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08.08.10

15 Signs You'll Get Married

Your chances of tying the knot one day depend on what state you live in, how smart you are, and whether you were an overweight child. Anneli Rufus on how to predict your marriage odds.

1. If you live in the U.S., your chances of getting married before reaching age 40 are 86 percent if you're a woman, 81 percent if you're a man.

But the probability of marrying before turning 18 is only 6 percent for women and 2 percent for men. Passing years increase the odds, which rise by age 30 to 74 percent for women and 61 percent for men.

Paula Goodwin, et al. (2009): Who Marries and When? Age at First Marriage in the United States. Centers for Disease Control and Prevention/National Center for Health Statistics, Data Brief 19.


2. If you have a high IQ, you're 29 percent more likely to get married than a person with a low IQ.

"This isn't surprising," says Seattle Pacific University psychology professor Les Parrott, the author of Saving Your Marriage Before It Starts. "Marriage is a smart choice. Why? Because mountains of research show that married people make more money, have fewer health problems, enjoy life more, and even live longer than those who are not married. You don't have to be Einstein to figure out that marriage—when done right—has countless advantages."

Richard J. Herrnstein and Murray, Charles A. The Bell Curve: Intelligence and Class Structure in American Life. New York: Free Press, 1994, p. 172.


3. If you're divorced, there's a 75 percent chance that you'll remarry.

"A person who has been through a divorce can often be eager to jump back into matrimony in order to 'right the wrong' or for more pragmatic reasons—e.g., finances or parenting," Parrott says. "They also tend to believe that they've learned what to do differently, avoiding mistakes that they may have made in the first marriage. Unfortunately, research shows that the divorce rate for second marriages is even higher than it is for first marriages."

Larry Bumpass et al. (1990): Changing Patterns of Remarriage in the U.S. Journal of Marriage and the Family, 52 (3), 747-756.


4. If you live in Nebraska, you're 30 percent more likely to get married than if you live in Washington, D.C.

The capital is home to our nation's lowest marriage rate. At 24.9 percent, it's less than half the rates of 42 other states, including Idaho (57.3), Minnesota (54.1), West Virginia (55.1), and Nebraska (54.9). California has the second lowest, at 47.8 percent. Proof, perhaps, that politics are more of a turnoff than earthquakes.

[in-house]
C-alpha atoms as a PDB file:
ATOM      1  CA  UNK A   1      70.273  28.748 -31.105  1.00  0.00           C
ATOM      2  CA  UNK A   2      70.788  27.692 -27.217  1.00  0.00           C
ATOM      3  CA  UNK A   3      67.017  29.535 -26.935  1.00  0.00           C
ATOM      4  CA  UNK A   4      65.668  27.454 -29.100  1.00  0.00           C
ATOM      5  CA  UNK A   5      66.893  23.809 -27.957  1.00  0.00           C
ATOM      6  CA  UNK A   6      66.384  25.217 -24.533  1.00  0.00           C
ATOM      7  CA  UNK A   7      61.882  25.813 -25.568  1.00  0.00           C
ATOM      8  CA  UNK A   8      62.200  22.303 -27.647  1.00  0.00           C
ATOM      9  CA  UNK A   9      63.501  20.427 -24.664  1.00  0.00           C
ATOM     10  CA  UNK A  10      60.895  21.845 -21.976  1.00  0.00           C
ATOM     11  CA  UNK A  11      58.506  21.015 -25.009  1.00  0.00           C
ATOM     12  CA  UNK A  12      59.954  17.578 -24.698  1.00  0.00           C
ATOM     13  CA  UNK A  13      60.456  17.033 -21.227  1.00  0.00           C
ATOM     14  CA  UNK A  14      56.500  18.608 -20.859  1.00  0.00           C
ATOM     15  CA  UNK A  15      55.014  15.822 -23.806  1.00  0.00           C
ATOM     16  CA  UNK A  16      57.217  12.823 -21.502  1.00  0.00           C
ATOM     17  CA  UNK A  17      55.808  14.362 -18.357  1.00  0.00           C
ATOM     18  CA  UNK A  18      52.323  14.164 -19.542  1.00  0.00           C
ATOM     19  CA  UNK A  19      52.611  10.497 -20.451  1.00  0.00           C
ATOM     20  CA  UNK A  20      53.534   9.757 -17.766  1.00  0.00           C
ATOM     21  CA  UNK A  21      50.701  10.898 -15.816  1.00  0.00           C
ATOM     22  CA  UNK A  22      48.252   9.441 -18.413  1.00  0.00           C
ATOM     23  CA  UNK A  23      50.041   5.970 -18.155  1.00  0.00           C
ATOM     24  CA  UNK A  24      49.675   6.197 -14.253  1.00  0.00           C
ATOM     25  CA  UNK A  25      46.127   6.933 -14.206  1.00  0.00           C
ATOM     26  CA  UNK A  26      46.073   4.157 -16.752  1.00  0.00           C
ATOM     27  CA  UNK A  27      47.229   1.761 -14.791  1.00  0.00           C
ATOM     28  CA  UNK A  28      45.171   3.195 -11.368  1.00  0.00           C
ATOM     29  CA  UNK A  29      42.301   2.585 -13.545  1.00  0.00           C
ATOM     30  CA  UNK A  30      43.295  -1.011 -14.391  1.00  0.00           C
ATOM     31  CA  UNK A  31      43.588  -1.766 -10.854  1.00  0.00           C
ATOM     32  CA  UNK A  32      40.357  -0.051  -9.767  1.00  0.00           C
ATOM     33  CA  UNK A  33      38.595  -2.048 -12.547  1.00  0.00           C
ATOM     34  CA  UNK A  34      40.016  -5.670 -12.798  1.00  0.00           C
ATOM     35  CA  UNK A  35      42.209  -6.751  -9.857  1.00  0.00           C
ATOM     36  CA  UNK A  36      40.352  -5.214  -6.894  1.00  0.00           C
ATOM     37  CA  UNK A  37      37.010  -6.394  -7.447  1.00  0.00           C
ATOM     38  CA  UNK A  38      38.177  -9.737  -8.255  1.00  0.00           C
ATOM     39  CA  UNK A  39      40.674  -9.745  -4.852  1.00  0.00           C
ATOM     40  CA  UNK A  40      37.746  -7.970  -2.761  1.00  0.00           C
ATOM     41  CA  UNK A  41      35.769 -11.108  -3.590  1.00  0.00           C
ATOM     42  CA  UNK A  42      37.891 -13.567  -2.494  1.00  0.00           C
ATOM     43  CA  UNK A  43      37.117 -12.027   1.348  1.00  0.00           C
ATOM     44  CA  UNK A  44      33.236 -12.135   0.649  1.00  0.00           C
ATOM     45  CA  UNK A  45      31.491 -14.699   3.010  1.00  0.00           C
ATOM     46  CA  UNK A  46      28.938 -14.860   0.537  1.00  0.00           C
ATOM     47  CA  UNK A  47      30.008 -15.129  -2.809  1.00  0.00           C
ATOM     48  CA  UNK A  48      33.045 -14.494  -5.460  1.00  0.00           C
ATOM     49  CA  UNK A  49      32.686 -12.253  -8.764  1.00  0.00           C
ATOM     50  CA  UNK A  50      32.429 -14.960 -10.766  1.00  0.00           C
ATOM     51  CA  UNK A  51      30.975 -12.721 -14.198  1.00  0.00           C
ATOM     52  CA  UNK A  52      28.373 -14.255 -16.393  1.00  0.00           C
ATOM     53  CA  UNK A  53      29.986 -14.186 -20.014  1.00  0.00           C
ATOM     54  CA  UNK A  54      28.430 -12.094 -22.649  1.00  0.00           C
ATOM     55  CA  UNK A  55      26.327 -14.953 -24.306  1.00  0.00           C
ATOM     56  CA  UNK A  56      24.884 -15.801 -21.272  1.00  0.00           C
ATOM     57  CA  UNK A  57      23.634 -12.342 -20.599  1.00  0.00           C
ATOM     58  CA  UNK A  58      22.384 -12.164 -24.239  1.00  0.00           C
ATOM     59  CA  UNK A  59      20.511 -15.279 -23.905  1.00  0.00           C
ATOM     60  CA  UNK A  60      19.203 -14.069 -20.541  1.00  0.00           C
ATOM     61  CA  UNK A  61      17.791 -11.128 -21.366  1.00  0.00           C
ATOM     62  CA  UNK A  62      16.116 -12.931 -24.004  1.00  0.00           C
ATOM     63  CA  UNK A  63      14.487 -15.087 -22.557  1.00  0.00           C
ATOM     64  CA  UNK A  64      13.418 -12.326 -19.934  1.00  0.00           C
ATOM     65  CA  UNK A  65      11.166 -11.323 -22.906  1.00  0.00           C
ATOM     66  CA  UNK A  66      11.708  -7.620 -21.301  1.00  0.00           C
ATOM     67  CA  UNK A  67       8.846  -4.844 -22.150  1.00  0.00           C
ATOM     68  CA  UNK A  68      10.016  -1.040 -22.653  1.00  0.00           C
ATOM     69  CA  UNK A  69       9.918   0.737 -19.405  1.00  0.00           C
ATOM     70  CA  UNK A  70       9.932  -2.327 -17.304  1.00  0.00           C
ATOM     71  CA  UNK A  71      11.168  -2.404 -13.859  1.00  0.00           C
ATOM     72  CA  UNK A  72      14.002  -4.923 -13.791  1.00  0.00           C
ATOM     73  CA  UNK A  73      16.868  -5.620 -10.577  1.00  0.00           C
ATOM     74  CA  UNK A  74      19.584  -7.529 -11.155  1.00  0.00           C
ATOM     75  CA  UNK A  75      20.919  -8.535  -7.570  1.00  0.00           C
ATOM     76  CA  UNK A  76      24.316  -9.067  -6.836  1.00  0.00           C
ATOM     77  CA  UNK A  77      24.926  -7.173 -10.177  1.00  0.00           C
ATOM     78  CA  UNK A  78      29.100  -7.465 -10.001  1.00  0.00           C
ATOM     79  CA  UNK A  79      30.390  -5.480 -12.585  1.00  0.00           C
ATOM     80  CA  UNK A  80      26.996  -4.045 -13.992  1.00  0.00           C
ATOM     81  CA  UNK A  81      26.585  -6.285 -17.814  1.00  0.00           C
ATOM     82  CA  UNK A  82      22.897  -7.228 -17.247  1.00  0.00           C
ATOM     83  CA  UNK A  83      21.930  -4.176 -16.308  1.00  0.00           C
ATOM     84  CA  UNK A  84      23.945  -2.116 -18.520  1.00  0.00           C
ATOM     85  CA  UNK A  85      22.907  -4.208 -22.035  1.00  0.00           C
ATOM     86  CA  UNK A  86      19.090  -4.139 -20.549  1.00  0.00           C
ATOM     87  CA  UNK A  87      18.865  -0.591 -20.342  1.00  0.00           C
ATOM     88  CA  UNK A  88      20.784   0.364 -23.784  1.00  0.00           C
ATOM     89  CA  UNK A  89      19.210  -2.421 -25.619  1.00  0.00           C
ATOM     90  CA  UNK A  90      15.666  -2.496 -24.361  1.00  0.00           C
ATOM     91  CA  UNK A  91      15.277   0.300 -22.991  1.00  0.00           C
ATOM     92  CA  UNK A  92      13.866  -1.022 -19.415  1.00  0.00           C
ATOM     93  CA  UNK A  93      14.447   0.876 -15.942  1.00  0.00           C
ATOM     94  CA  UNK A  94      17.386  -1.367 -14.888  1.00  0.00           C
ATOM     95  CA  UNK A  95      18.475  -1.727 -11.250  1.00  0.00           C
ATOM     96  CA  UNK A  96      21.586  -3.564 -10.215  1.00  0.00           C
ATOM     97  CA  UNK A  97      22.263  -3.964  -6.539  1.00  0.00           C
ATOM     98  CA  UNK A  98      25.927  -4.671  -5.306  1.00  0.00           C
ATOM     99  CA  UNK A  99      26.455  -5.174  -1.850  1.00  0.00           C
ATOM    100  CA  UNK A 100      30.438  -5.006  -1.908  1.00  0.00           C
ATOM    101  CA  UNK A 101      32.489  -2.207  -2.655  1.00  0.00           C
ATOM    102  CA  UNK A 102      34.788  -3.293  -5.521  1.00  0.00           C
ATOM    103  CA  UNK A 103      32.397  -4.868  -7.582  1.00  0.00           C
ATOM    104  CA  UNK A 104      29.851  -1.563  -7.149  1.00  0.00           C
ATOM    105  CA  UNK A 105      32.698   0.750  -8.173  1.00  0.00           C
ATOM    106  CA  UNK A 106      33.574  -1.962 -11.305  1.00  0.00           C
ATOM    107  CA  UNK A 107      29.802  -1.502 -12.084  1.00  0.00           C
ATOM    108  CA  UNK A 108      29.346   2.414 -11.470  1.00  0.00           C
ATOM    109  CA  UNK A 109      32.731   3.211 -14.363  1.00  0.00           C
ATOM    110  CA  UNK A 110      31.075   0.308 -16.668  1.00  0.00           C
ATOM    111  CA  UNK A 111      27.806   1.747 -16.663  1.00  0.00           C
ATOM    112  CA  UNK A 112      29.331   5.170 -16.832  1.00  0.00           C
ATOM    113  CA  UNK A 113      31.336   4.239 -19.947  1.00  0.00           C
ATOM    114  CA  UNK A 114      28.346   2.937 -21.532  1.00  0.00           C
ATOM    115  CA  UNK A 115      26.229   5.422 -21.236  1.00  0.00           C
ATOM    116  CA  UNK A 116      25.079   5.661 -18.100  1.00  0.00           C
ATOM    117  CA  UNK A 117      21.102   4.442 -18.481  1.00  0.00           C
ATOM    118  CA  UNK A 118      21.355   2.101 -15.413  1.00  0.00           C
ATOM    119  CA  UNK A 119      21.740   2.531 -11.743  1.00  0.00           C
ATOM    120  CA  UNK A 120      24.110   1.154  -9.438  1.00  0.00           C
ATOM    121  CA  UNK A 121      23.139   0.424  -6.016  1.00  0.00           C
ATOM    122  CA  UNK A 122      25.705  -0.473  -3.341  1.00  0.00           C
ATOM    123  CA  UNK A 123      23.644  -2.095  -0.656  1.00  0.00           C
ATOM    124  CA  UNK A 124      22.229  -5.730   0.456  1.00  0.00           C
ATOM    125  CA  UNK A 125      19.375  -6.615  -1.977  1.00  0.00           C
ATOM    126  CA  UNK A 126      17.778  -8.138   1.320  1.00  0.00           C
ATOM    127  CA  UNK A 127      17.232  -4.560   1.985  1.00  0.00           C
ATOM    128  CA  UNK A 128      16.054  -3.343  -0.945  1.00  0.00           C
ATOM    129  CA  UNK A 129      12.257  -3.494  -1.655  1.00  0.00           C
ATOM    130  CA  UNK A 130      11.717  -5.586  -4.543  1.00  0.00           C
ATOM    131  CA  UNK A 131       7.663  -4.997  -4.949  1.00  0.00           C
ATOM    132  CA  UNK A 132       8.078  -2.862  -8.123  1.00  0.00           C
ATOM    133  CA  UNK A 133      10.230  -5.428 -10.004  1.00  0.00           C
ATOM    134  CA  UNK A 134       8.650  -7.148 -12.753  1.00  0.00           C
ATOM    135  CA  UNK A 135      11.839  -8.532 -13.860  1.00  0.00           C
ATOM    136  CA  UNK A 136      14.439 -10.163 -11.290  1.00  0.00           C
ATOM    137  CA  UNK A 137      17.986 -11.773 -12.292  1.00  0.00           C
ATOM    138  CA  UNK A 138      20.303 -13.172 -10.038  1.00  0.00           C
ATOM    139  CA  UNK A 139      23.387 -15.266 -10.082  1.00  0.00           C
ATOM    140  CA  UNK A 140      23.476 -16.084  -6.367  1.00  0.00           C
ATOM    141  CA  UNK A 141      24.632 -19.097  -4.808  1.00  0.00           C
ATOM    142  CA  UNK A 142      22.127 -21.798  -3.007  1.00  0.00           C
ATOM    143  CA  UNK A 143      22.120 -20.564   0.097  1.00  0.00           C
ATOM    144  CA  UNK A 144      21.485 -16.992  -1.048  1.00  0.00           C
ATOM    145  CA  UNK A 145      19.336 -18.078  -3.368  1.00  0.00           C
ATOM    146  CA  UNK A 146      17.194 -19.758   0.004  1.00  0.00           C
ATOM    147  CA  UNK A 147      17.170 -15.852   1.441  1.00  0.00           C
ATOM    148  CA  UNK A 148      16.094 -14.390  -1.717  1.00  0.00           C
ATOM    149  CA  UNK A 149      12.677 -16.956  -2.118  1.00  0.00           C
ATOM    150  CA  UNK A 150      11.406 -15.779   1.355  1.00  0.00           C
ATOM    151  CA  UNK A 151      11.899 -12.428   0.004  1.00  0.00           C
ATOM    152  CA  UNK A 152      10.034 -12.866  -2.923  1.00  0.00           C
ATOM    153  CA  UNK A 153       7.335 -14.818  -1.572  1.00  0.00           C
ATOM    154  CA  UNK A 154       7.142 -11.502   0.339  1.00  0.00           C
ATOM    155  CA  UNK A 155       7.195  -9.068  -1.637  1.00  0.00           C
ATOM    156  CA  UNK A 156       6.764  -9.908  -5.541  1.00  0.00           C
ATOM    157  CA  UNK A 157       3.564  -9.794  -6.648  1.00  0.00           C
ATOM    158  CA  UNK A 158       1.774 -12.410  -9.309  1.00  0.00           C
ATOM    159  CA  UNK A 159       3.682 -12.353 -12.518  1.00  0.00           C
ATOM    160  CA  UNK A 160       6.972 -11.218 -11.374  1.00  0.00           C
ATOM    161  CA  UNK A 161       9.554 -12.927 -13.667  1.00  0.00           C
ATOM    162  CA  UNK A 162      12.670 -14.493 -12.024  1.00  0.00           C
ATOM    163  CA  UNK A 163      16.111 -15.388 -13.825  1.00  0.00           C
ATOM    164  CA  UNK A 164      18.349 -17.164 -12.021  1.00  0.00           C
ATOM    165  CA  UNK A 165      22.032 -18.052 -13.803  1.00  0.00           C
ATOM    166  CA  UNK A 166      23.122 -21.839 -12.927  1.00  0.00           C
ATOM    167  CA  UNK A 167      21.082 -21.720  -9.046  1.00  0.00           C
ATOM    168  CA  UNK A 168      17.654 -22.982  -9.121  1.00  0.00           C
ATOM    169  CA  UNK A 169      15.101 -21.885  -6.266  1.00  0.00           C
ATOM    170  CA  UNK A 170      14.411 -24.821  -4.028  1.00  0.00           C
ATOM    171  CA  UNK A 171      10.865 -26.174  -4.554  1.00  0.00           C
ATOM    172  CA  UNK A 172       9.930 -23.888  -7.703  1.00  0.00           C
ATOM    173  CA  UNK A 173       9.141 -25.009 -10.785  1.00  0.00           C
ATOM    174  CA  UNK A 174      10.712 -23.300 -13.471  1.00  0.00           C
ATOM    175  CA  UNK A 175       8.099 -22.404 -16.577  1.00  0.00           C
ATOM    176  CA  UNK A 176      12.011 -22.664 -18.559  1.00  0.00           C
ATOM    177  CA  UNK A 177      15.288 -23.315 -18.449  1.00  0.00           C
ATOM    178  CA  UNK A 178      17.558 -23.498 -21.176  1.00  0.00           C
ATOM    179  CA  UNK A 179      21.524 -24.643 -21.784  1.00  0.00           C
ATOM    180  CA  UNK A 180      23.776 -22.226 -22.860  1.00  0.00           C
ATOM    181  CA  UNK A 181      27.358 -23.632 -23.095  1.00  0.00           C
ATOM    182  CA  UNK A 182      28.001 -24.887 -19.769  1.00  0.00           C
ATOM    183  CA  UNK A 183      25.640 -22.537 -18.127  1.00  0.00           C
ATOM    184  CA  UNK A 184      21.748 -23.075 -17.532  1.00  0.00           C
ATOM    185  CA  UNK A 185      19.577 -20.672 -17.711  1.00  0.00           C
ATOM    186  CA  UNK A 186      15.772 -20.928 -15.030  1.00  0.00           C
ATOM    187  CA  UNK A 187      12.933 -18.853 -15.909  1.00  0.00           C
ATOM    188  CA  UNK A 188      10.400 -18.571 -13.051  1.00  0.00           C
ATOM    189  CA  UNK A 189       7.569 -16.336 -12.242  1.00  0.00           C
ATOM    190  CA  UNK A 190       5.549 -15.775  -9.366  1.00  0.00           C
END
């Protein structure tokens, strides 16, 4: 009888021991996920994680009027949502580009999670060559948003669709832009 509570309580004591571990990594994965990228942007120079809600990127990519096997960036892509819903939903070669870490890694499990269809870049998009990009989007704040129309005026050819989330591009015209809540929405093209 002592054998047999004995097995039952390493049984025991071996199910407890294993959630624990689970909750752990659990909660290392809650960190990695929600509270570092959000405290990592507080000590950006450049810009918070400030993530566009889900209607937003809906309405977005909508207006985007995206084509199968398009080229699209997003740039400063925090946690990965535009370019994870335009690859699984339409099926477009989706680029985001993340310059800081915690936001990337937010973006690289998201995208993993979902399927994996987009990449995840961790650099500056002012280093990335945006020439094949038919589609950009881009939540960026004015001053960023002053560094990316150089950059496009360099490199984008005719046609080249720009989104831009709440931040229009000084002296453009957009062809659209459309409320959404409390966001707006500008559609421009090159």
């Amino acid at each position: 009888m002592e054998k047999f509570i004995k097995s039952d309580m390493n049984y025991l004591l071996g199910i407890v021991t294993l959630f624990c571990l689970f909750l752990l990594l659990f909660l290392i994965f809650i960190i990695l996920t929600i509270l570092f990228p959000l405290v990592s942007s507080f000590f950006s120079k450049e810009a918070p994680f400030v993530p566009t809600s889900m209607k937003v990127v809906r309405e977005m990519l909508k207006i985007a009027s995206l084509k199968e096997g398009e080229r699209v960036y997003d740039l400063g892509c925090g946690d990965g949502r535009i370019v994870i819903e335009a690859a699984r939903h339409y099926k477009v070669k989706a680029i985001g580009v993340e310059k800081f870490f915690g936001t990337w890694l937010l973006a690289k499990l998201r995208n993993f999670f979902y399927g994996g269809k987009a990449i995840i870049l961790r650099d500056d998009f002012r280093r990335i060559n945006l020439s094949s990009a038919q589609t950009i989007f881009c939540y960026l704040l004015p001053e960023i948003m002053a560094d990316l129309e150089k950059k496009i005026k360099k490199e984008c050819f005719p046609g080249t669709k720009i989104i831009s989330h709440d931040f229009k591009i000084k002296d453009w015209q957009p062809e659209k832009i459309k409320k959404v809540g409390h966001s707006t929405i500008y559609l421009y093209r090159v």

Rose Kreider and Simmons, Tavia (2003): Marital Status: 2000: Census Brief


5. If you're a woman who was not overweight as an adolescent, you're 20 percent more likely to get married than a woman who was overweight as an adolescent.

And if you're a man who wasn't overweight as a kid, you're 11 percent more likely to get married than men who were. "One of the factors that increase the probability of bonding is confidence," says clinical psychologist Guy Grenier, adjunct professor of human sexuality at the University of Western Ontario. "One's degree of confidence might be compromised early in one's social trajectory if one felt ostracized or judged based on one's appearance."

Steven Gortmaker et al. (1993): Social and Economic Consequences of Overweight in Adolescence and Young Adulthood. New England Journal of Medicine, 329, 1008-1012. 


6. If you're a white woman who isn't poor, you're 550 percent more likely to get married by age 35 than a poor African-American woman is.

According to a CDC report, 20 percent of poor white women and 33 percent of poor white men haven't married by age 35, compared to 10 percent of nonpoor white women and 25 percent of nonpoor white men. Some 55 percent of poor African-American women and 48 percent of poor African-American men haven't married by age 35, compared to 35 percent of nonpoor African-American women and 25 percent of nonpoor African-American men. The CDC report defines "not poor" as earning at least $22,000 a year, which amounts to being at least 200 percent above the official poverty threshold.

Paula Goodwin, et al. (2009): Who Marries and When? Age at First Marriage in the United States. Centers for Disease Control and Prevention/National Center for Health Statistics, Data Brief 19. 


7. If you've never received a bone-marrow transplant, you're 14 percent more likely to marry than someone who has received a bone-marrow transplant.

As revealed in study after study, including several involving childhood cancers, a history of serious illness works against your marital odds. Though it doesn't seem fair, potential mates are scared off by the idea of decreased fertility, impaired immunity, and a shorter life span.

Smita Bhatia, et al. (2007): Late mortality after allogeneic hematopoietic cell transplantation and functional status of long-term survivors: report from the Bone Marrow Transplant Survivor Study. Blood Journal, 110 (10), 3784-3792.


8. If you're a woman who lived with both of your biological or adoptive parents at age 14, you're 12 percent more likely to marry than women who didn't live with both parents at age 14.